Michigans May jobless rate increases slightly

June 17, 2011
| By Kurt Weiss |
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Michigan’s seasonally adjusted unemployment rate in May edged upward over the month by one-tenth of a percentage point to 10.3 percent, according to data released last week by the Michigan Department of Technology, Management & Budget.

Total employment declined moderately by 9,000 in May as the number of unemployed moved slightly upward by 4,000. The state’s labor force decreased by 6,000 over the month. Michigan’s unemployment rate was a little over a percentage point above the U.S. May rate of 9.1 percent.

The Michigan jobless rate in May 2011 was two and a half percentage points below the May 2010 rate of 12.8 percent. The national jobless rate decreased by half a percentage point over that same period.

“The state’s labor market situation improved significantly throughout 2010 into early 2011,” said Rick Waclawek, director of the Bureau of Labor Market Information and Strategic Initiatives. “However, since February 2011, Michigan’s unemployment rate has been essentially flat while payroll jobs declined slightly.”

Michigan’s monthly jobless rates have remained within the narrow band of 10.2 to 10.4 percent since February.

Since the recent high in September 2009, Michigan’s unemployment rate has fallen by nearly four percentage points.

Although total employment declined over the month, employment remained 14,000 above the level posted in January.

Michigan’s labor force has tracked slightly downward by about 10,000 since March after remaining steady in the first quarter of the year. The state’s labor force has declined by 72,000, or 1.5 percent, since May 2010.

From May 2010 to May 2011, total employment has increased in the state by 59,000, or 1.4 percent, which outpaced the nationwide gain of 0.3 percent over the same period.

The Detroit-Warren-Livonia Metropolitan Statistical Area’s seasonally adjusted unemployment rate in May increased over the month by three-tenths of a percentage point to 11.6 percent. The total employment level in the area decreased by 7,000 in May, however, while unemployment rose by 7,000. The jobless rate in May marked the highest posted in the area in 2011, and was the highest since the 12.2 percent rate recorded in December. Even with the minor advances over the last two months, the Detroit metro area’s rate remained more than four full percentage points below the recent high posted in late 2009.

From May 2010 to May 2011, the Detroit metropolitan area’s jobless rate fell by 2.3 percent. In that period, total employment was little changed, so the drop in the jobless rate may primarily reflect a reduction in the number of individuals actively seeking employment.

According to the monthly survey of employers, seasonally adjusted Michigan payroll jobs declined in May by 13,000 to 3.9 million. Government jobs decreased by 8,000 over the month, while moderate reductions also were posted in leisure and hospitality services (-5,000), and education and health services (-3,000).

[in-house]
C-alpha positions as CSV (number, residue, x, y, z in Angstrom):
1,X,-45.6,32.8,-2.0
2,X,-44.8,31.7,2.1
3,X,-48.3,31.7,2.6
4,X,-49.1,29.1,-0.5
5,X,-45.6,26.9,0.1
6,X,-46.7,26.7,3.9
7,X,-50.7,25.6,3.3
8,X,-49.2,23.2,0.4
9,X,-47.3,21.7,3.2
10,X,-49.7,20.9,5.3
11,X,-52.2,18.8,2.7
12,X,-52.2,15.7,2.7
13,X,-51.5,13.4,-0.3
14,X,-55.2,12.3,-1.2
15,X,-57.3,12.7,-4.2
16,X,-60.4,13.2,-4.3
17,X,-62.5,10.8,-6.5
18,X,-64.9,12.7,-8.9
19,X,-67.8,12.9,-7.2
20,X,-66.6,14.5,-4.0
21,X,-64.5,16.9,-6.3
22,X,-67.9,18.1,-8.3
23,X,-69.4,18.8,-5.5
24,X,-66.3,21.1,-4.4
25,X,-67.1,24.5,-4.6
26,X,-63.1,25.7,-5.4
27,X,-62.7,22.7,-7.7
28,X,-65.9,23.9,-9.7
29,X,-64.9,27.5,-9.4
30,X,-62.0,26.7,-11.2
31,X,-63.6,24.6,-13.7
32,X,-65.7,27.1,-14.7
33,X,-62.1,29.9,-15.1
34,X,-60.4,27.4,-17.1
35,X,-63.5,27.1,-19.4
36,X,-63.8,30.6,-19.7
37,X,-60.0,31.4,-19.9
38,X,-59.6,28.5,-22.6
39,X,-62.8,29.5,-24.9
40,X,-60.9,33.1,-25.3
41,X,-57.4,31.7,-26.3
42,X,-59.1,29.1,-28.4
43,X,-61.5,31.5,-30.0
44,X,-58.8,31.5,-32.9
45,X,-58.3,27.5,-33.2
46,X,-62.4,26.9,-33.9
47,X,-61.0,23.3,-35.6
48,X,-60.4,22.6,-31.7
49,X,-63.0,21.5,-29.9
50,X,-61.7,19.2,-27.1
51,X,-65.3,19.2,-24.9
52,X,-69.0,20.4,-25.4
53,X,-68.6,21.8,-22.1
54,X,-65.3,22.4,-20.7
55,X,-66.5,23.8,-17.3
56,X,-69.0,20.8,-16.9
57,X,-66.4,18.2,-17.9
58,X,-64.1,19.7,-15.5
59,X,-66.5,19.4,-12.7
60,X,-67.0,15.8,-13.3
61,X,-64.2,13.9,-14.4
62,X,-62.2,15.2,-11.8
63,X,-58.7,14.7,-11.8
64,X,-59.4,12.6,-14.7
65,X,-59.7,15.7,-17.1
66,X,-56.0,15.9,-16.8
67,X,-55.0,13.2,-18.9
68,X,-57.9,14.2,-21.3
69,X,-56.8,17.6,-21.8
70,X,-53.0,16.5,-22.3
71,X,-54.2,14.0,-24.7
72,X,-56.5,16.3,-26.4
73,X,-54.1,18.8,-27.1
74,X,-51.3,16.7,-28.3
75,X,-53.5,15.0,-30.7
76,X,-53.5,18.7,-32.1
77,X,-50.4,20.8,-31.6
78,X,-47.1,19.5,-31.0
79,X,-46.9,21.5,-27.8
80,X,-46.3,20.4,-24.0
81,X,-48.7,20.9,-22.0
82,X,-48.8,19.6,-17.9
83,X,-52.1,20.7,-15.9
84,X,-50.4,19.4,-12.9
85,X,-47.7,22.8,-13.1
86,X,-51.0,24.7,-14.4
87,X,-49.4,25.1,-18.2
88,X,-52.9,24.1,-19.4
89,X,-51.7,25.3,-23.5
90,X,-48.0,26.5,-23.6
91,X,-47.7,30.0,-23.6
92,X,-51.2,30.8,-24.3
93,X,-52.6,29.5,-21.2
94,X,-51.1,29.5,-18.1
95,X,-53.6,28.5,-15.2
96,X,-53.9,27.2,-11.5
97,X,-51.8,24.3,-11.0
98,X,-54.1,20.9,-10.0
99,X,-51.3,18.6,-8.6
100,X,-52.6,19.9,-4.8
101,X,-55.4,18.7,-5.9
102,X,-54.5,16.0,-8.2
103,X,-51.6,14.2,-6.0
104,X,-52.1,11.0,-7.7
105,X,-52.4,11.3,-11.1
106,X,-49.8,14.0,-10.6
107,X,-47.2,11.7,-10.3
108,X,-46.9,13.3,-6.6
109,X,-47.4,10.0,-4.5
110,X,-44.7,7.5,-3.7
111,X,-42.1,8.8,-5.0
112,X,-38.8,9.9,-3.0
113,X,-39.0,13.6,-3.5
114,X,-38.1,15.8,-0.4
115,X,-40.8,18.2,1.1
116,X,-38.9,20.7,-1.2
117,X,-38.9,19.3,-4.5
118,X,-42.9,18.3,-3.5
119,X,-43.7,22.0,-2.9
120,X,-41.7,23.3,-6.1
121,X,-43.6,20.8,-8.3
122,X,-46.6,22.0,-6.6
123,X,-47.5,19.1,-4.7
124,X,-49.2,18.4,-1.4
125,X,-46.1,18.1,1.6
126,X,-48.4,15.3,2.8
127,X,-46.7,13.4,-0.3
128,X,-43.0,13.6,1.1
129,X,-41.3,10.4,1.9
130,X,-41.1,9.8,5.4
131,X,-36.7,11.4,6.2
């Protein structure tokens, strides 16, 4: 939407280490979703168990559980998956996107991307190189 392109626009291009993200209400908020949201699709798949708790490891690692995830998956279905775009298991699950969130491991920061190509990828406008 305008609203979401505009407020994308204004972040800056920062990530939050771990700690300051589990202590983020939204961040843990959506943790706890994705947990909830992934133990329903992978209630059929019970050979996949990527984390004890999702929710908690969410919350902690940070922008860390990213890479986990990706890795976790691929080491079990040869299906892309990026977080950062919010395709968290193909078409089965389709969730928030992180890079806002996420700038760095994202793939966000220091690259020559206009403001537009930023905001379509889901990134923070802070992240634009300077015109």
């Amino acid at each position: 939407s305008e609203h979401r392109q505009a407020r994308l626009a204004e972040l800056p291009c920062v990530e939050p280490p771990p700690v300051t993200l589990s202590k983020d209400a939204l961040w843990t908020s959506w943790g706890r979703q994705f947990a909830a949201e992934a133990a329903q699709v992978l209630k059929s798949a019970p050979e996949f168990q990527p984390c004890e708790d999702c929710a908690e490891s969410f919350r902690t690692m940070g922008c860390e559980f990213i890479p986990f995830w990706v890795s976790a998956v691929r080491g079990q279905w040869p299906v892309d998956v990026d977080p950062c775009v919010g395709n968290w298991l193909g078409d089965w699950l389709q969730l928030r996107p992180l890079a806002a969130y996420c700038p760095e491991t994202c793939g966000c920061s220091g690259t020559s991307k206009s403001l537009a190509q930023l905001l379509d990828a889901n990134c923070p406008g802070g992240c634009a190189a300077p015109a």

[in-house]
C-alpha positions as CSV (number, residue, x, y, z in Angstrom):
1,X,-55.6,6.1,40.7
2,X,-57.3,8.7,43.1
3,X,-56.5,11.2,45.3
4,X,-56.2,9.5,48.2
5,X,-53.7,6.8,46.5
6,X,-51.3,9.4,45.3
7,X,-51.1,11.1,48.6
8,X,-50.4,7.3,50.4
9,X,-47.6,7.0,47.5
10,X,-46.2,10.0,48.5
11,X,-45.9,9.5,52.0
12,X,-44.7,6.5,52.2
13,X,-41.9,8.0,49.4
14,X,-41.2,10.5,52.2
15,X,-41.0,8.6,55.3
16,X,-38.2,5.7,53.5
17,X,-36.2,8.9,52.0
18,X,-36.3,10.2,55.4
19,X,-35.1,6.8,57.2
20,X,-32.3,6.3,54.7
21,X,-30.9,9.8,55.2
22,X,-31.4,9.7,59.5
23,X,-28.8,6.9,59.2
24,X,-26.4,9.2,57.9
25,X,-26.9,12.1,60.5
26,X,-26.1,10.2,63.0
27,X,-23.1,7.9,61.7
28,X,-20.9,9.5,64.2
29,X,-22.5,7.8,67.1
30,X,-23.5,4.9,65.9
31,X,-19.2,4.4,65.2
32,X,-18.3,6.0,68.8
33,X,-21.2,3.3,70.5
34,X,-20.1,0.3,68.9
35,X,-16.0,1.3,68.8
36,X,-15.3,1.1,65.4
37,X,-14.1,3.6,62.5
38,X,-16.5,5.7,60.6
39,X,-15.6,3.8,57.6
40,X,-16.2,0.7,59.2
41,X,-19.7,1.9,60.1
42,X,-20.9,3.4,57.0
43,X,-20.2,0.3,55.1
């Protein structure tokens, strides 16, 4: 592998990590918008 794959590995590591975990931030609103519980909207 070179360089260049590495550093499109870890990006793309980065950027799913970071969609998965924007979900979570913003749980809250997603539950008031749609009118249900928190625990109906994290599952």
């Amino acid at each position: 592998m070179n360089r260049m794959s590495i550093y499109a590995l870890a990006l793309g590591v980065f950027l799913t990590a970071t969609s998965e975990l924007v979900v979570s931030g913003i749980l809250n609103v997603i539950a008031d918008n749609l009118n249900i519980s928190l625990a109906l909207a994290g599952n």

Somewhat offsetting these declines was a 4,000 gain in construction jobs. The state’s remaining major industry sectors recorded only minor changes over the month.

May marked the second consecutive monthly decline in statewide payroll jobs. May’s job total was the lowest posted in 2011; however, May’s level was still well above totals recorded throughout 2010.

Construction jobs in Michigan rose for the first month since January. May’s job total in this sector essentially matched the 2011 average.

Even with a minor decline over the month, jobs in professional and business services have been very steady in Michigan so far in 2011. This sector continues to display the largest over-the-year job growth within the state.

The drop in leisure and hospitality services jobs was the largest for this sector in 2011. Leisure and hospitality services has registered a decline of 6,000 jobs since January.

Government jobs continued to reflect a downward trend in May (-8,000). Government has far outpaced any other sector in jobs lost over the year, with a drop of 37,000, or 5.7 percent, since May 2010. Over that period, part of the job decline can be attributed to the large number of temporary U.S. Census workers in the spring of 2010. Most of the remaining over-the-year losses were at the local government level.

Since May 2010, private sector jobs in Michigan increased by 70,000, or 2.2 percent. Nine of Michigan’s 10 major private industry sectors recorded payroll job gains over this period, with professional and business services, manufacturing and education and health services leading the advances.

Seasonally adjusted average weekly hours and earnings of production workers in manufacturing increased over the month, as well as over the year.

Kurt Weiss is the public information officer for the Michigan Department of Technology, Management and Budget.

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